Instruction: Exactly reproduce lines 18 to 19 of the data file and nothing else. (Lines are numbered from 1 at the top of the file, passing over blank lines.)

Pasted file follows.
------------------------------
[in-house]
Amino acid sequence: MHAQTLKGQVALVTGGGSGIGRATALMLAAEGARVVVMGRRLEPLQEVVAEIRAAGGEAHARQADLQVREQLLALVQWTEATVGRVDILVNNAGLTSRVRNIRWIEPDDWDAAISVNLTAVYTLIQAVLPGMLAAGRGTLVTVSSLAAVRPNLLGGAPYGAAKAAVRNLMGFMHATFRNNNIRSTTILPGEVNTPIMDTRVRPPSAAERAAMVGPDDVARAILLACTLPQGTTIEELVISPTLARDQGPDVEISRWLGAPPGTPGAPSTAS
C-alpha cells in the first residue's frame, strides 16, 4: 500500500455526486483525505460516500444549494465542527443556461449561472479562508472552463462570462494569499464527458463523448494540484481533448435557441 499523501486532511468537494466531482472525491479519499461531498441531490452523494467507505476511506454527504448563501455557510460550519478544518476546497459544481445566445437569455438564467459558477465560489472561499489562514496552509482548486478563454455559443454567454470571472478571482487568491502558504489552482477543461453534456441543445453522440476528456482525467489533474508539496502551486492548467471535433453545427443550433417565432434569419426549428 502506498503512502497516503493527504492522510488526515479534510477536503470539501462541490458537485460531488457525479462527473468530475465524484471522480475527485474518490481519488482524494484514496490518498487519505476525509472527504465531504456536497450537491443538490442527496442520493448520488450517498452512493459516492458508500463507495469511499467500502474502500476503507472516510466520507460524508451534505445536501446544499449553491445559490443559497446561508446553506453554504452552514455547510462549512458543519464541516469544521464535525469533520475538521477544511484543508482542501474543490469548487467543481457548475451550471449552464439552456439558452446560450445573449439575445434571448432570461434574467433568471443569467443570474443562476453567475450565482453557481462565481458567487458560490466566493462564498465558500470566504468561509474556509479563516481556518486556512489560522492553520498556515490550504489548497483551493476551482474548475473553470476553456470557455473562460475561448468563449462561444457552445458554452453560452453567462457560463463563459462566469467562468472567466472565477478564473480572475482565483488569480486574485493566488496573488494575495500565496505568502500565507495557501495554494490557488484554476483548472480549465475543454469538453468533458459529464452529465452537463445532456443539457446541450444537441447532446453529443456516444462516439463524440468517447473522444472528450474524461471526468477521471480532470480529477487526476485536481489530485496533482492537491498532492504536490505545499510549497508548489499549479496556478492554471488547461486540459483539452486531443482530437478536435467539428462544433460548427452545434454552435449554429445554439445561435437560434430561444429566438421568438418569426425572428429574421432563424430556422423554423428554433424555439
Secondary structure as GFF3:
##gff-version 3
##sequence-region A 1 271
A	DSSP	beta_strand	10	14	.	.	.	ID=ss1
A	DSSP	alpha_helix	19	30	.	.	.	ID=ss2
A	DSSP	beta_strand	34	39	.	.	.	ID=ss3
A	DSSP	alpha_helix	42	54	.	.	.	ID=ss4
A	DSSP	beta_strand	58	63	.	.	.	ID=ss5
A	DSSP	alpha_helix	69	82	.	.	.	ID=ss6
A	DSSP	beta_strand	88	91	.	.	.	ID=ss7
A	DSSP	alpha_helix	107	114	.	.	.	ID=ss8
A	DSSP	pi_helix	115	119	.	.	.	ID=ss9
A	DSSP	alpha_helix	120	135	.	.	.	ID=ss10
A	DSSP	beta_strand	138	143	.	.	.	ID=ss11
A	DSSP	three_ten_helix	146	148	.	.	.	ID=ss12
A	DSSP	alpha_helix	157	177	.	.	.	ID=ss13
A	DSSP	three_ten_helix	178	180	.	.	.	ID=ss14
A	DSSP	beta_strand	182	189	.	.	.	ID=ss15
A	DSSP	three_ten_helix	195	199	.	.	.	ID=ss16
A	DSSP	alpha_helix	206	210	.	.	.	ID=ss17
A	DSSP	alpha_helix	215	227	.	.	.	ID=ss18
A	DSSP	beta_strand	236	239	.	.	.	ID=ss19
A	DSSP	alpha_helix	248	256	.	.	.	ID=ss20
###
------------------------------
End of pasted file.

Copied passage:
A	DSSP	three_ten_helix	146	148	.	.	.	ID=ss12
A	DSSP	alpha_helix	157	177	.	.	.	ID=ss13